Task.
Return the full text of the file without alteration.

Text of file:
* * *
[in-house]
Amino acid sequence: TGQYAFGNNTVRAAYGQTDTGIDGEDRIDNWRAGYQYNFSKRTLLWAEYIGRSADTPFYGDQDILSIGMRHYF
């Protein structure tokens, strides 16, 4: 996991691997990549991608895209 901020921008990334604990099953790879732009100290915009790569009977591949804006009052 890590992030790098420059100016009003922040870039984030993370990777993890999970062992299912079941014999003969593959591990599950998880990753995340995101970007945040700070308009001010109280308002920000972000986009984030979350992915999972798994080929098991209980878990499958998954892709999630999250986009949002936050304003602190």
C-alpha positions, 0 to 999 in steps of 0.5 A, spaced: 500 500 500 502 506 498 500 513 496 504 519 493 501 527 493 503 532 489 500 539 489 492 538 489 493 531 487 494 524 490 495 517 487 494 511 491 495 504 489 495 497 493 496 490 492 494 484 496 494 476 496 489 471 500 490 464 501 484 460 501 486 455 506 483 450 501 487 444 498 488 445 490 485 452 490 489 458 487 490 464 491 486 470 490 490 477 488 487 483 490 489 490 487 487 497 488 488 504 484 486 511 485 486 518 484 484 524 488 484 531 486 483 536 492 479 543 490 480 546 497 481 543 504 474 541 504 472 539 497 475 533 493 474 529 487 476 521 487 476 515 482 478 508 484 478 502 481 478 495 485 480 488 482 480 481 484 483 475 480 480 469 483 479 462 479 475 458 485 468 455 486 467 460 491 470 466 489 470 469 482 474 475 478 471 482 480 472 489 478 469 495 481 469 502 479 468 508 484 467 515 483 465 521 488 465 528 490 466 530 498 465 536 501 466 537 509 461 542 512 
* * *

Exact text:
[in-house]
Amino acid sequence: TGQYAFGNNTVRAAYGQTDTGIDGEDRIDNWRAGYQYNFSKRTLLWAEYIGRSADTPFYGDQDILSIGMRHYF
């Protein structure tokens, strides 16, 4: 996991691997990549991608895209 901020921008990334604990099953790879732009100290915009790569009977591949804006009052 890590992030790098420059100016009003922040870039984030993370990777993890999970062992299912079941014999003969593959591990599950998880990753995340995101970007945040700070308009001010109280308002920000972000986009984030979350992915999972798994080929098991209980878990499958998954892709999630999250986009949002936050304003602190």
C-alpha positions, 0 to 999 in steps of 0.5 A, spaced: 500 500 500 502 506 498 500 513 496 504 519 493 501 527 493 503 532 489 500 539 489 492 538 489 493 531 487 494 524 490 495 517 487 494 511 491 495 504 489 495 497 493 496 490 492 494 484 496 494 476 496 489 471 500 490 464 501 484 460 501 486 455 506 483 450 501 487 444 498 488 445 490 485 452 490 489 458 487 490 464 491 486 470 490 490 477 488 487 483 490 489 490 487 487 497 488 488 504 484 486 511 485 486 518 484 484 524 488 484 531 486 483 536 492 479 543 490 480 546 497 481 543 504 474 541 504 472 539 497 475 533 493 474 529 487 476 521 487 476 515 482 478 508 484 478 502 481 478 495 485 480 488 482 480 481 484 483 475 480 480 469 483 479 462 479 475 458 485 468 455 486 467 460 491 470 466 489 470 469 482 474 475 478 471 482 480 472 489 478 469 495 481 469 502 479 468 508 484 467 515 483 465 521 488 465 528 490 466 530 498 465 536 501 466 537 509 461 542 512 